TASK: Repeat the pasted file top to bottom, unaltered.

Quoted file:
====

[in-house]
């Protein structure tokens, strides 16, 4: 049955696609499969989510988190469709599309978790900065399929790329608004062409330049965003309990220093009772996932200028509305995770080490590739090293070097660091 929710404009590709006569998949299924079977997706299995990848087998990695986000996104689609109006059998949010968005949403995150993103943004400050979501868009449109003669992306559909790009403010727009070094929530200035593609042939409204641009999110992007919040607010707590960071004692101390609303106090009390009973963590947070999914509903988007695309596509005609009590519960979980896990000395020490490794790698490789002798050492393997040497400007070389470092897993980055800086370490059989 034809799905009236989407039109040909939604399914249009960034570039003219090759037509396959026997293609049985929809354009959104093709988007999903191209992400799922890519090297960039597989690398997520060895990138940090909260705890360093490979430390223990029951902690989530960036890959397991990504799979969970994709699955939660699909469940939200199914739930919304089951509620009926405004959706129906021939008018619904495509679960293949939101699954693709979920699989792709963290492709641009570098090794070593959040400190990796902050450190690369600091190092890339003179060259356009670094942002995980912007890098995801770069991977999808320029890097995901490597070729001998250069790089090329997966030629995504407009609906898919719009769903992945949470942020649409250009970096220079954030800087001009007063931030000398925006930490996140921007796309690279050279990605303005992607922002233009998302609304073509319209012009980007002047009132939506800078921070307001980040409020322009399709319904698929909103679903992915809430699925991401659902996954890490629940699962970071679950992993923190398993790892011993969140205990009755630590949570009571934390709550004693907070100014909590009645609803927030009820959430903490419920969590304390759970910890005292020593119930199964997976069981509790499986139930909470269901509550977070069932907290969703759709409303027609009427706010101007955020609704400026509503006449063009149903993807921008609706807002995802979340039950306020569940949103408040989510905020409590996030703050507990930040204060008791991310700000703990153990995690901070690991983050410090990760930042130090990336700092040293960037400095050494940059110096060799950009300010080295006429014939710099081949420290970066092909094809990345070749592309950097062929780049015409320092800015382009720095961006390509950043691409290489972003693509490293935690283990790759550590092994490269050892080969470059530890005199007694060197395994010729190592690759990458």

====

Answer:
[in-house]
């Protein structure tokens, strides 16, 4: 049955696609499969989510988190469709599309978790900065399929790329608004062409330049965003309990220093009772996932200028509305995770080490590739090293070097660091 929710404009590709006569998949299924079977997706299995990848087998990695986000996104689609109006059998949010968005949403995150993103943004400050979501868009449109003669992306559909790009403010727009070094929530200035593609042939409204641009999110992007919040607010707590960071004692101390609303106090009390009973963590947070999914509903988007695309596509005609009590519960979980896990000395020490490794790698490789002798050492393997040497400007070389470092897993980055800086370490059989 034809799905009236989407039109040909939604399914249009960034570039003219090759037509396959026997293609049985929809354009959104093709988007999903191209992400799922890519090297960039597989690398997520060895990138940090909260705890360093490979430390223990029951902690989530960036890959397991990504799979969970994709699955939660699909469940939200199914739930919304089951509620009926405004959706129906021939008018619904495509679960293949939101699954693709979920699989792709963290492709641009570098090794070593959040400190990796902050450190690369600091190092890339003179060259356009670094942002995980912007890098995801770069991977999808320029890097995901490597070729001998250069790089090329997966030629995504407009609906898919719009769903992945949470942020649409250009970096220079954030800087001009007063931030000398925006930490996140921007796309690279050279990605303005992607922002233009998302609304073509319209012009980007002047009132939506800078921070307001980040409020322009399709319904698929909103679903992915809430699925991401659902996954890490629940699962970071679950992993923190398993790892011993969140205990009755630590949570009571934390709550004693907070100014909590009645609803927030009820959430903490419920969590304390759970910890005292020593119930199964997976069981509790499986139930909470269901509550977070069932907290969703759709409303027609009427706010101007955020609704400026509503006449063009149903993807921008609706807002995802979340039950306020569940949103408040989510905020409590996030703050507990930040204060008791991310700000703990153990995690901070690991983050410090990760930042130090990336700092040293960037400095050494940059110096060799950009300010080295006429014939710099081949420290970066092909094809990345070749592309950097062929780049015409320092800015382009720095961006390509950043691409290489972003693509490293935690283990790759550590092994490269050892080969470059530890005199007694060197395994010729190592690759990458």